Monday, March 19, 2012
What's Next? Beginnings
It's been about 10 weeks now, and I'm starting to get my fill of just hanging around the house doing craft projects. I'm starting to venture out, exploring my immediate neighborhood as well as the big beehive of activity that is Washington, DC. Some of it is just for fun, but I am also looking for ideas and connections to help me answer the question, "What's next?"
Friends of mine who are struggling with involuntary unemployment are plying me with advice on job-searching groups, internet job sites, and other resources they are using. They warn me that, in the current job market, I had better start looking for a job ASAP. They may be right, but what I'm looking for now goes much deeper than just finding a new employer. Getting the money spigot flowing again is necessary, but not sufficient.
This afternoon, I was hanging out at the local library while I waited for a call from my auto mechanic. I found a comfortable chair in the "job resources" section, and my eye was drawn to a book called Don't Waste Your Talent. I leafed through the pages, pausing to read the bits that looked interesting. What do you know? The authors recommend setting aside a significant period of time to focus your attention on your plans for the next phase of your life. They were talking about several hours a week rather than taking a whole year off, but they were adamant that this effort requires more than the occasional 15 minutes of "found time" between meetings and phone calls. They also recommended thinking outside your usual channels and assumptions and getting right down to what really resonates with you. Well, what do you know. That's exactly what I'm doing.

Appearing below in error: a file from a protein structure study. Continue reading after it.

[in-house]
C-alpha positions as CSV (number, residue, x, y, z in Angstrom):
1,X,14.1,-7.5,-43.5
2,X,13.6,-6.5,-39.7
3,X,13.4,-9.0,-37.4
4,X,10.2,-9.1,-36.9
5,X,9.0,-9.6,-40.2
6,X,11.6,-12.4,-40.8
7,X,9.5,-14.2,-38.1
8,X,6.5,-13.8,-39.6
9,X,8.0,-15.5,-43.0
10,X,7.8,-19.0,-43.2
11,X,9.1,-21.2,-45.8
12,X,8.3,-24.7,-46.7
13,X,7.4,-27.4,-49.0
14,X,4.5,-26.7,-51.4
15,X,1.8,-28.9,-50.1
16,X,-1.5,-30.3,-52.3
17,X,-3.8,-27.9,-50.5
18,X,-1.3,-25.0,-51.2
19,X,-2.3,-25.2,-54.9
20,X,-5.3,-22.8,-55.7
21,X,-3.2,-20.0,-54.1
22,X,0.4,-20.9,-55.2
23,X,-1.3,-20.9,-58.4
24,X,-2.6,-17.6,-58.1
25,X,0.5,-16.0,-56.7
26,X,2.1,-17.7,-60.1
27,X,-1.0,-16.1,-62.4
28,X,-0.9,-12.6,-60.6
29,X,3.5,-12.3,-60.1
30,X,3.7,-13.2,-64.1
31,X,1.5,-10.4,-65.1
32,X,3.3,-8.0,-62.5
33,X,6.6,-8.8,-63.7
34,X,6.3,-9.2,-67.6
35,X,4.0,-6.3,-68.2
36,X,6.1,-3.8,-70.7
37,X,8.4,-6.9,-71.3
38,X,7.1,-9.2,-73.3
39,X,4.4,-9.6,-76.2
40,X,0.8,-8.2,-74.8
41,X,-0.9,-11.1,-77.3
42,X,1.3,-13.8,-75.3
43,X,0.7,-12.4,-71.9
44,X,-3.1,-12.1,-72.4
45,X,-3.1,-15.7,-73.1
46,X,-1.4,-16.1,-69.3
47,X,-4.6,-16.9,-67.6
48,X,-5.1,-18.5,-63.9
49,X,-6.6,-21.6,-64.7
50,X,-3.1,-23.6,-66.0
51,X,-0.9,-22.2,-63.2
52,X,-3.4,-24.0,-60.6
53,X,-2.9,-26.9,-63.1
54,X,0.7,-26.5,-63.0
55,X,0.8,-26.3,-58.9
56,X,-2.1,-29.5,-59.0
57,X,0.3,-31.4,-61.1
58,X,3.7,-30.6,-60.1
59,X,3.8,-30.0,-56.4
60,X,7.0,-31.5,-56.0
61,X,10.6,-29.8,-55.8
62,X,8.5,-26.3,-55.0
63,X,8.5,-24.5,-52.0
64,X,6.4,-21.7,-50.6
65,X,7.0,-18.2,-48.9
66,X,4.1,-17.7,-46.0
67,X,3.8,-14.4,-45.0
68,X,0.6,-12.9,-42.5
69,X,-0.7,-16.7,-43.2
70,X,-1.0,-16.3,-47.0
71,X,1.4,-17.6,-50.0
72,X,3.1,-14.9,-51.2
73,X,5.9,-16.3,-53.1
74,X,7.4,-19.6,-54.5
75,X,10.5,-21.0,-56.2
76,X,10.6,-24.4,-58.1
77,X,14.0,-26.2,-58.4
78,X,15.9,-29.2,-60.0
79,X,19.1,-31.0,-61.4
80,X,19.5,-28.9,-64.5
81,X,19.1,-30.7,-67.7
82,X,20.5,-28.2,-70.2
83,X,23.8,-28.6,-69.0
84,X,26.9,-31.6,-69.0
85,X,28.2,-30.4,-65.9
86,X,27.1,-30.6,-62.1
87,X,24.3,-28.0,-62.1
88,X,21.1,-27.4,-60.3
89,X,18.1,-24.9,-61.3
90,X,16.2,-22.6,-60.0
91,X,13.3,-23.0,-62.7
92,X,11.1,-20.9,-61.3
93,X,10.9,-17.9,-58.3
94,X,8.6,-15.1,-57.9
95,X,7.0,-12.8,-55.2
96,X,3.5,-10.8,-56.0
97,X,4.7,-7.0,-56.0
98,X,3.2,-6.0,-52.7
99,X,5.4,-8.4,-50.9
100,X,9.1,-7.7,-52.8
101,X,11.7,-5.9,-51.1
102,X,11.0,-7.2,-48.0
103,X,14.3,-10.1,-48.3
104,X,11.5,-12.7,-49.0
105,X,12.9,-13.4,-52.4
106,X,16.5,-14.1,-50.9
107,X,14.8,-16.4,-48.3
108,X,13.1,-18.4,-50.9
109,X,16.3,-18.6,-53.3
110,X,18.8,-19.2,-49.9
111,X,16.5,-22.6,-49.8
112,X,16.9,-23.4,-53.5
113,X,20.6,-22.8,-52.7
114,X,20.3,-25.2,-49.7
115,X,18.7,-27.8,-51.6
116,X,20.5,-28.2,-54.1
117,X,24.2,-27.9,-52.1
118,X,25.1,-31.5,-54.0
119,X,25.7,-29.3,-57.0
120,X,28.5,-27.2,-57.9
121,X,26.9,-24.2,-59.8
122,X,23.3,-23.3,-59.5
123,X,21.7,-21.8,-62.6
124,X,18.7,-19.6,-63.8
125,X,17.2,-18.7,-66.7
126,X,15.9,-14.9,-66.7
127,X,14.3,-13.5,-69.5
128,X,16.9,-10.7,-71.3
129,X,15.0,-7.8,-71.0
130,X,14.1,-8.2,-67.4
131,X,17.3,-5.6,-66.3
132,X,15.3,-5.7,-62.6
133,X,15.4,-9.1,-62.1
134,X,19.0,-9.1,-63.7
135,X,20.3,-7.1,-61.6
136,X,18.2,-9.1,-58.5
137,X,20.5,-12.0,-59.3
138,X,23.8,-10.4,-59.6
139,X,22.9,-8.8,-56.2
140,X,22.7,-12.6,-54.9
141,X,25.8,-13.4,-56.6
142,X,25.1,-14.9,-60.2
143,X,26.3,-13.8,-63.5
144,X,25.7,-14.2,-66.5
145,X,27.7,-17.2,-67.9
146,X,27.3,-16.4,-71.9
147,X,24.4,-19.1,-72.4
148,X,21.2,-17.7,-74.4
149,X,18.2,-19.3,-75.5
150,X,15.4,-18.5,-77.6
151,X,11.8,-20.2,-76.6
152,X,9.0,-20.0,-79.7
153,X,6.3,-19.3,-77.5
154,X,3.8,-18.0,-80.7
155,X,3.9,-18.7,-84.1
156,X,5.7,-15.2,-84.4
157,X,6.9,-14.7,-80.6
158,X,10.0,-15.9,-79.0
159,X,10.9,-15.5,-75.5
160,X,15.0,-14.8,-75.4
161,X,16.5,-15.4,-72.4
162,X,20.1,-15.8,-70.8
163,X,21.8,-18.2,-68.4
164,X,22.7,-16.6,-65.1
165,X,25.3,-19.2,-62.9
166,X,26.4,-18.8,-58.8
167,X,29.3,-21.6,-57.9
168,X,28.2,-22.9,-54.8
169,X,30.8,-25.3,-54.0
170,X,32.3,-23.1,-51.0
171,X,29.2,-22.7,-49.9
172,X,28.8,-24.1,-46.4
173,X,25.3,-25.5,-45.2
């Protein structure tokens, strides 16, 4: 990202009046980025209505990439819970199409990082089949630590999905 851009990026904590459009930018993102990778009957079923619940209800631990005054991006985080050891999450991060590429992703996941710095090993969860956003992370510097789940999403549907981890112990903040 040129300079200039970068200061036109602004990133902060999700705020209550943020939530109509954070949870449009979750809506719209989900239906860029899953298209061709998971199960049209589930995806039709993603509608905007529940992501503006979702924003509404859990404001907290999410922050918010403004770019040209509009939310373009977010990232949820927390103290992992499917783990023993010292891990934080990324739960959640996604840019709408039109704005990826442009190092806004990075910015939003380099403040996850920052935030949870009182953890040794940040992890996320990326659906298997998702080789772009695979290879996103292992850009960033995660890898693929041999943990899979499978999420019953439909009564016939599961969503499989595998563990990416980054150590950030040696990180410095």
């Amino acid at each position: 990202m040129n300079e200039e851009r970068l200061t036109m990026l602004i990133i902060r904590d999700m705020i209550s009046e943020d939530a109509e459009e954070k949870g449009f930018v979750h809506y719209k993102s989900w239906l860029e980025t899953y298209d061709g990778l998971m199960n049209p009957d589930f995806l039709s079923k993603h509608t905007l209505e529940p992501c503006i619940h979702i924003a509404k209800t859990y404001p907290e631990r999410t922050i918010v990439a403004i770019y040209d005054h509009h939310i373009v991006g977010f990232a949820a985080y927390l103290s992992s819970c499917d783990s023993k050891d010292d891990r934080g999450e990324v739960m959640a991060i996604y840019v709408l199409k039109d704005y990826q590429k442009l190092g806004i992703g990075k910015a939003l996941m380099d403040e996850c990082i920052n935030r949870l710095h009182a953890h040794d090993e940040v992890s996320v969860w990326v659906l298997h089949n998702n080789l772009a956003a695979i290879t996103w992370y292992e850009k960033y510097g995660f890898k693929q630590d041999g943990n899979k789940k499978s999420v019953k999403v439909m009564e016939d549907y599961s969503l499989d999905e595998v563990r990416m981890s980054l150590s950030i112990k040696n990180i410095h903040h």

My decision-making process seems to involve a fairly lengthy (and frustrating) period of not knowing where to start or which way to go. Analysis paralysis is an old familiar friend. I can easily accumulate so many facts and figures and personal insights that I can't move. This seems to go on for an eternity, making me lose hope that I will ever land on what I really want, and thinking that maybe I should just settle for the next thing that comes along.
Experience tells me that if I just relax and think about something else for a while, a moment will come (I can't predict when) where I am ready to decide. More often than not, some choice will present itself at a most unexpected moment, and I find myself saying, "Yes. I want that." Looking back, I find that I have made some of my best decisions that way.
There's nothing magic about this. The process doesn't work if I don't do my research and identify my priorities and values. All the knowledge is in my head, but the micromanaging scrutiny of my conscious mind has to focus somewhere else so that the tender young sprout that is my brand new idea can grow strong and begin to bud.
So if I don't join your career group or check your job listing site, please don't take offense. I'm listening to you, and adding your insights to the stash of information that I'm processing right now. I'm also protecting my little green sprout, because it's not ready to stand the full glare of public exposure just yet. Be patient.